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<span class="bsf-rt-reading-time"><span class="bsf-rt-display-label" prefix="Reading Time"></span> <span class="bsf-rt-display-time" reading_time="5"></span> <span class="bsf-rt-display-postfix" postfix="mins"></span></span><!-- .bsf-rt-reading-time -->Newly-formed Seattle VC firm aims to mine Univ. of Washington network for talent, innovation, money

Newly-formed Seattle VC firm aims to mine Univ. of Washington network for talent, innovation, money

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John Cook
2022-01-25 09:06:56
www.geekwire.com

The Husky mascot outside Alaska Airlines Arena on the University of Washington campus. (GeekWire Photo / Aidan Grambihler)

The University of Washington is an absolute research powerhouse, ranking fifth among U.S. universities in R&D expenditures.

But even with more than $1 billion in research money flowing each year, those dollars don’t necessarily translate into new entrepreneurial ventures or fast-growing startup companies.

“The UW is a research machine,” notes Seattle venture capitalist Chris DeVore, managing partner of Founders’ Co-op. “But when you look at the league tables of the universities where venture-backed founders are most likely to come from, the UW’s outperformance in research doesn’t seem to be translating to an equally high volume of entrepreneurial outcomes.”

A new early-stage venture capital firm — aptly named Pack Ventures — wants to fix that problem through a unique community-based funding mechanism designed to specifically bankroll entrepreneurs with strong connections to the UW. And, in the spirit of giving back to the university that’s germinating the great ideas and amazing talent, the fund leaders plan to provide 10% of their individual future profits back to the university.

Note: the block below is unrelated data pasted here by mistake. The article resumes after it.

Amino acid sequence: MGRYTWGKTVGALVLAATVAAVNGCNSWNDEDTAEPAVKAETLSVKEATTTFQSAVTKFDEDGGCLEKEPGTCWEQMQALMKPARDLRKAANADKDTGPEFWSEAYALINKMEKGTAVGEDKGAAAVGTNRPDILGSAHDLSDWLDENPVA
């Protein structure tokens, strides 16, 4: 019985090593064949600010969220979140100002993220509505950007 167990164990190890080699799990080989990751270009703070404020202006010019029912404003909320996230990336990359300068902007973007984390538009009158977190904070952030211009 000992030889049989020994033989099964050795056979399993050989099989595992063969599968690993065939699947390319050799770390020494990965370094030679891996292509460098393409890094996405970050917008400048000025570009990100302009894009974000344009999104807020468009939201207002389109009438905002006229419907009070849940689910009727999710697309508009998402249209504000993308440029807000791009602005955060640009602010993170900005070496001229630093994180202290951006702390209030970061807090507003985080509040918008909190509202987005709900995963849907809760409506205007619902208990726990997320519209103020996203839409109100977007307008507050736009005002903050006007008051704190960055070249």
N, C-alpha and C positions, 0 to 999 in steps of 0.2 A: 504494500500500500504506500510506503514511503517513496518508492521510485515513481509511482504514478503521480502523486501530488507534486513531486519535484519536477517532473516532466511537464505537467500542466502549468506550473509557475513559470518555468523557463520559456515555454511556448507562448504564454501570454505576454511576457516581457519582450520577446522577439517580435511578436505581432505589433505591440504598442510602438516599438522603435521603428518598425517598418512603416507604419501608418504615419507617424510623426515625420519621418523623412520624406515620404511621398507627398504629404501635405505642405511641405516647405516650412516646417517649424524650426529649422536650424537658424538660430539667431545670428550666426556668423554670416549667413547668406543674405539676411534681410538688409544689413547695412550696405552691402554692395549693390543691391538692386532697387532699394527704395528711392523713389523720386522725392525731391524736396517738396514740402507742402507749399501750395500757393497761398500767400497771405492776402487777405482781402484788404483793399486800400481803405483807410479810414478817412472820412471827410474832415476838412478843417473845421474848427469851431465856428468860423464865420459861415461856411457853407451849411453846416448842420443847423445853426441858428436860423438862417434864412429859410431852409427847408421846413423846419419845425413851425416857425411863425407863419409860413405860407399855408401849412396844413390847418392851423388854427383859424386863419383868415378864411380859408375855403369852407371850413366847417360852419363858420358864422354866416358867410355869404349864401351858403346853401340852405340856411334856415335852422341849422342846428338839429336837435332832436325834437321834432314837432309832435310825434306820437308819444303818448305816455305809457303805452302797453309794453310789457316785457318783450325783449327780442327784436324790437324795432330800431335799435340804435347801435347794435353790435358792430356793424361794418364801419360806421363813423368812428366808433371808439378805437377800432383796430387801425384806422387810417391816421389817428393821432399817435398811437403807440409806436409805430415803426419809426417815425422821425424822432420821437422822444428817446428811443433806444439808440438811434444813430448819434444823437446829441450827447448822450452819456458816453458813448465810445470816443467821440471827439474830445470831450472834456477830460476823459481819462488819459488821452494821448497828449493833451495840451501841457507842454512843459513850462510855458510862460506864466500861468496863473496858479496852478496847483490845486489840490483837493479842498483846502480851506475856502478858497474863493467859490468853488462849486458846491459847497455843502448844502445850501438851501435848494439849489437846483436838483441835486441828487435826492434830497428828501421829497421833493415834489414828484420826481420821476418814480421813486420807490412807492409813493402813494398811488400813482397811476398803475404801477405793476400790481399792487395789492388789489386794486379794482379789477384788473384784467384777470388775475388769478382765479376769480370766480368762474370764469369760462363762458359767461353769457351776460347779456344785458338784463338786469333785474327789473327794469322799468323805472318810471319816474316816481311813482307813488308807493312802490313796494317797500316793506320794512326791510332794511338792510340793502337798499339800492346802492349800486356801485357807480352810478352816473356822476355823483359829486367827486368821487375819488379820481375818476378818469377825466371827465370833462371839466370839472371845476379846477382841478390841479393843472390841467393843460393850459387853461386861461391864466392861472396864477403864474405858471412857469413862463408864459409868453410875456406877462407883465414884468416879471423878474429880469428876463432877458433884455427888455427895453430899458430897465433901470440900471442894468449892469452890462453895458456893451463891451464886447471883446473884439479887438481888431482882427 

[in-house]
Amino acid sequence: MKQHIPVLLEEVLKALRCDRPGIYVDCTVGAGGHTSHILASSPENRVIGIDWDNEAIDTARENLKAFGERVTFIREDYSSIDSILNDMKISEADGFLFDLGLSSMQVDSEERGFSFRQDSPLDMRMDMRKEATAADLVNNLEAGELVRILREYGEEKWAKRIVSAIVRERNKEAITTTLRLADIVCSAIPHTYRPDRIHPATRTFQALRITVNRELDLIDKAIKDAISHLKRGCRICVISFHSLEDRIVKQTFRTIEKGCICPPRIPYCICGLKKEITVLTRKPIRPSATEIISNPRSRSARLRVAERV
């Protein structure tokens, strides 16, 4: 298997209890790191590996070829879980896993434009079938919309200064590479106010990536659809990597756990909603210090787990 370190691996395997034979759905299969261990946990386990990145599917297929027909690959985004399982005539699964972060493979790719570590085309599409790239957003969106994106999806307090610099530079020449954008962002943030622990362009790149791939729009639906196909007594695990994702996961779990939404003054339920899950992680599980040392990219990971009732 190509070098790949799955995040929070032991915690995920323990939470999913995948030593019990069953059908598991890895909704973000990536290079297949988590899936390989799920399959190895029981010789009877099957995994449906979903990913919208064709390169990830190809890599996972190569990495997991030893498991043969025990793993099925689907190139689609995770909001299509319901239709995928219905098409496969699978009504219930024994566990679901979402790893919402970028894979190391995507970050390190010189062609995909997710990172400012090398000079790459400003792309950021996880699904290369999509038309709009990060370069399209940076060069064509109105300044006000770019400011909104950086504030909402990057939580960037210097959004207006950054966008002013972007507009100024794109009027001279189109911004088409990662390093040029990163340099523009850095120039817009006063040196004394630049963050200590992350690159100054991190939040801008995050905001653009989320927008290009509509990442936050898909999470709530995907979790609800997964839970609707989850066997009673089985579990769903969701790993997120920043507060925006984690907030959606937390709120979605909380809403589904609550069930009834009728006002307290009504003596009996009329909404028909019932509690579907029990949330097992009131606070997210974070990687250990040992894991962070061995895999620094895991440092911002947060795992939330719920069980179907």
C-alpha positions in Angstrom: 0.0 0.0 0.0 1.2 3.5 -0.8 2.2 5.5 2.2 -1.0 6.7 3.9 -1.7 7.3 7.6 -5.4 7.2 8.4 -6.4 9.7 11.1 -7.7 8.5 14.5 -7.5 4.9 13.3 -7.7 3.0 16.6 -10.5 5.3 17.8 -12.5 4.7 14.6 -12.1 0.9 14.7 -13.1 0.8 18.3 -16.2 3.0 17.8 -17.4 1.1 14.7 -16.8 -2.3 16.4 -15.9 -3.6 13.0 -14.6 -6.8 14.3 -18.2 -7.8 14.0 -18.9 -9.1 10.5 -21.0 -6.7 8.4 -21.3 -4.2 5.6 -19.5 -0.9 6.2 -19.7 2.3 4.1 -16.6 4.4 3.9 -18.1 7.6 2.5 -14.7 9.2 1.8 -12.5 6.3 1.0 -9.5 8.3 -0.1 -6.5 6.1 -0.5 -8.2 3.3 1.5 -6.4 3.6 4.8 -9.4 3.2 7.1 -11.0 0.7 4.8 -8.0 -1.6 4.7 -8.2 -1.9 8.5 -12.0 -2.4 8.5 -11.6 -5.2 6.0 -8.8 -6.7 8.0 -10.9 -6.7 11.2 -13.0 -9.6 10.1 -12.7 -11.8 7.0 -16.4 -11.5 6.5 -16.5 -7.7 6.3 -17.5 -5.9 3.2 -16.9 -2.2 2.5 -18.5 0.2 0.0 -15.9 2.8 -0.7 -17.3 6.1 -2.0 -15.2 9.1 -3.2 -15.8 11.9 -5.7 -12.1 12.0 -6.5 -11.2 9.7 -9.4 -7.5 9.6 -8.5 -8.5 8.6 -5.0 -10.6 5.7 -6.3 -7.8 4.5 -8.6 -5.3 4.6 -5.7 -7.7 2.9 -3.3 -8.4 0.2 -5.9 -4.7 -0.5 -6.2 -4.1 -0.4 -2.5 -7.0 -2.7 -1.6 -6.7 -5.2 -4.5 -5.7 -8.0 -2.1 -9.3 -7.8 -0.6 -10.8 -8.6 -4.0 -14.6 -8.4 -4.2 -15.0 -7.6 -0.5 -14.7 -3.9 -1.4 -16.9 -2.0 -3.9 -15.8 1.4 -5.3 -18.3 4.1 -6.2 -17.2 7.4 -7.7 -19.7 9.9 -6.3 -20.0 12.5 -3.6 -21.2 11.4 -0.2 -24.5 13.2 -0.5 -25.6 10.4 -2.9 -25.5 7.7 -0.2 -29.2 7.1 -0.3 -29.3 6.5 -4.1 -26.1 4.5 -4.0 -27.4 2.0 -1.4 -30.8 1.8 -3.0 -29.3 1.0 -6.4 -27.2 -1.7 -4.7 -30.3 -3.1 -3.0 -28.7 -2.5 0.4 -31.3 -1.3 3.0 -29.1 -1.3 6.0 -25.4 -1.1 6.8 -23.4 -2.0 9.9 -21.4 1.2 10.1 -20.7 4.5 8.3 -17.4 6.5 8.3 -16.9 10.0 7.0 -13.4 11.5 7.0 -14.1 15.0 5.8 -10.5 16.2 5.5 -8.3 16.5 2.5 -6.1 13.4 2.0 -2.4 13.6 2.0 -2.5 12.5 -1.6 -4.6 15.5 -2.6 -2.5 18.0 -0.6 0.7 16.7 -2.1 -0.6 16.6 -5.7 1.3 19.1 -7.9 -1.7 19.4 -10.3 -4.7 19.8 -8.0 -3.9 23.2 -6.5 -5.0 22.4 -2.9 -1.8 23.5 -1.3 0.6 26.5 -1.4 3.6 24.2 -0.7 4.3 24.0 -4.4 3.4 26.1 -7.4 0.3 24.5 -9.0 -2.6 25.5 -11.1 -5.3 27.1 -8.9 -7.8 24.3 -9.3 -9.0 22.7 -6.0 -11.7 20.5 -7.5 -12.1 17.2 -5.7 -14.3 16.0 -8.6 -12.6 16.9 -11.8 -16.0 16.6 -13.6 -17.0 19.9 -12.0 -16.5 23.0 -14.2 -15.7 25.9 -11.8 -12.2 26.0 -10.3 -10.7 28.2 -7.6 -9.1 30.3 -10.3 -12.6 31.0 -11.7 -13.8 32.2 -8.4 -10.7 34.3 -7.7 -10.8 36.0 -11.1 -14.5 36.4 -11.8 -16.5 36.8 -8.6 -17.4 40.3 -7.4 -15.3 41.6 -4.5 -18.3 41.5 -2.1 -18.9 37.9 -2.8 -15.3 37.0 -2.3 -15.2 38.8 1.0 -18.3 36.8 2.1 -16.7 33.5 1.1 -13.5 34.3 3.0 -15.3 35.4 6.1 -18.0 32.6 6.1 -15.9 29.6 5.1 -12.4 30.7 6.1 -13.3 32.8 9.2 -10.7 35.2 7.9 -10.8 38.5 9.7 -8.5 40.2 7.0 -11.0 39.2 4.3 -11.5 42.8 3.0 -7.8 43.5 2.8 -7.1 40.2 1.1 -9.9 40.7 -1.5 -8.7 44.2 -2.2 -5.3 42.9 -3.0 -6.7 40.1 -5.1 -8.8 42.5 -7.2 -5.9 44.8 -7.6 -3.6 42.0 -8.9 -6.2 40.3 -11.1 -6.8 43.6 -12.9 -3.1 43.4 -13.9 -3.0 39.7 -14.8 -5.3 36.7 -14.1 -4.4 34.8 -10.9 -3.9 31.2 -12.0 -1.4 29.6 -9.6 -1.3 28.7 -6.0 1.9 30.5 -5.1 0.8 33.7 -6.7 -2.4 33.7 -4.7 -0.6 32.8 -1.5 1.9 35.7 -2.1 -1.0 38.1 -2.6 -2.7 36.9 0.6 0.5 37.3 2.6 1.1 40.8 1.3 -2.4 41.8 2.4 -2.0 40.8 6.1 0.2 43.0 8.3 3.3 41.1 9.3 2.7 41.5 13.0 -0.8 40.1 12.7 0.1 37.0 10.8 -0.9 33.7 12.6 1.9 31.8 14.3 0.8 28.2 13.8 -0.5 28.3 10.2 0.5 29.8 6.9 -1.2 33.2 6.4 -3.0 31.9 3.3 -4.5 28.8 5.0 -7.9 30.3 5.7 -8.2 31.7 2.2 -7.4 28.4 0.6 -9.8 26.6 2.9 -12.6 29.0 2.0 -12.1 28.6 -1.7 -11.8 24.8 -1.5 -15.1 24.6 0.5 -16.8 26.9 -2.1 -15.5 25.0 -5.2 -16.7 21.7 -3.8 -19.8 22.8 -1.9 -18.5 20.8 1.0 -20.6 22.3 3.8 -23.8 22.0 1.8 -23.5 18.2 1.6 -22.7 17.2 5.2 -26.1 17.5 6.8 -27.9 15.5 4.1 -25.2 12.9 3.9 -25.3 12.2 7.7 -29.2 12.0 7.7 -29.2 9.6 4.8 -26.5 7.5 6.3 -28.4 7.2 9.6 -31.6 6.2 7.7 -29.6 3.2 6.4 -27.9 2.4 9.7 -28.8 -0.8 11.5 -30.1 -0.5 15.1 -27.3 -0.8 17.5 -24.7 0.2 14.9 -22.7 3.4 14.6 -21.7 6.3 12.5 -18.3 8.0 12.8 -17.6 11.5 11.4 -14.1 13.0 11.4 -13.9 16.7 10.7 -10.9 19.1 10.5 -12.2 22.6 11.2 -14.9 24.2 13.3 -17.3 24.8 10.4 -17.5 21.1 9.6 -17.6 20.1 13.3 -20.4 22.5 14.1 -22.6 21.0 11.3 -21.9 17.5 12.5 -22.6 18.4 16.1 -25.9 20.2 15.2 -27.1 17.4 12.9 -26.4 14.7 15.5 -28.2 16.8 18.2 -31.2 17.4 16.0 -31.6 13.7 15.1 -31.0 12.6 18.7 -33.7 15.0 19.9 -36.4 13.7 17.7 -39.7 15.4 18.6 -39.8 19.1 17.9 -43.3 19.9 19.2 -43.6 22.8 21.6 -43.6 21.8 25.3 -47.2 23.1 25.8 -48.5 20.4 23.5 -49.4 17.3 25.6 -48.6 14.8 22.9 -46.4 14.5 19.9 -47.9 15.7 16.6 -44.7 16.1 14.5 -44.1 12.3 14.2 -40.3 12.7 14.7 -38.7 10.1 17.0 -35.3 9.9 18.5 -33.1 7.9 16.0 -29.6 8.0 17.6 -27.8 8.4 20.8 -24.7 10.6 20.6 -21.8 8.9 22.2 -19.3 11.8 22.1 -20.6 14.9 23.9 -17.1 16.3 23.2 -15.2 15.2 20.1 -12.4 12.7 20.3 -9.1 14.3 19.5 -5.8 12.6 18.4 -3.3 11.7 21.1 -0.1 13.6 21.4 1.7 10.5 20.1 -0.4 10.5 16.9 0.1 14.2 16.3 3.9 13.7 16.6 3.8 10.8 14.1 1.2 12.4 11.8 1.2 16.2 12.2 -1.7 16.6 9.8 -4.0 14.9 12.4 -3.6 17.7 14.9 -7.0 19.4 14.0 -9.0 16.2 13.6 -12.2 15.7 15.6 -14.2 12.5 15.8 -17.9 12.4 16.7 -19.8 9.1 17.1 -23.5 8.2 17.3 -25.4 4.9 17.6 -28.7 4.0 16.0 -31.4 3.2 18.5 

Pack Ventures has already backed five startups since its first fundraising effort last summer, including two direct UW spinouts and three startups co-founded by UW alumni. Checks to entrepreneurs range in the $100,000 to $200,000 range, and the firm plans to target startups operating in areas such as artificial intelligence, robotics, computational biology, enterprise software and other high growth industries.

More than 35 founding investors — made up of top venture capitalists and entrepreneurs in the Seattle region — have already joined the Pack Ventures investment syndicate. Those investors include Mike Fridgen, managing director of Madrona Venture Labs; Cameron Borumand, general partner at Fuse Venture Partners; Geoff Entress, longtime angel investor and co-founder of Pioneer Square Labs; and Court Lorenzini, former CEO of DocuSign.

Those are familiar names in the Seattle startup ecosystem. But Pack Ventures doesn’t just want to be the domain of the elite venture capital and entrepreneurial class.

Because of its structure as a 506c — meaning that the firm can actively promote and advertise to potential investors — Pack Ventures is designed to accommodate investment from a wide swath of the Husky nation. That means doctors, lawyers, software engineers, professional athletes or anyone else who meets the accredited investor status of $200,000 or more in annual income can participate in the fund.

Ken Horenstein. (Pack Ventures Photo)

“Even if you don’t think of yourself as a venture capitalist, you can be with Pack,” notes Ken Horenstein, a UW grad and former investor at Microsoft’s M12 venture fund who serves as founder and general partner of the firm.

Beth Kolko, an entrepreneur and UW professor who is serving as a venture partner for Pack Ventures, added that the new firm can help break cycles in the startup ecosystem that still tend to “be very homogenous and based on closed networks of capital and knowledge.”

Right now, Pack Ventures is small by venture capital standards at about $2.5 million in capital raised. But with promotional efforts ramping up, Horenstein is hoping the fund could grow as large as $25 million with 300 to 400 limited partners.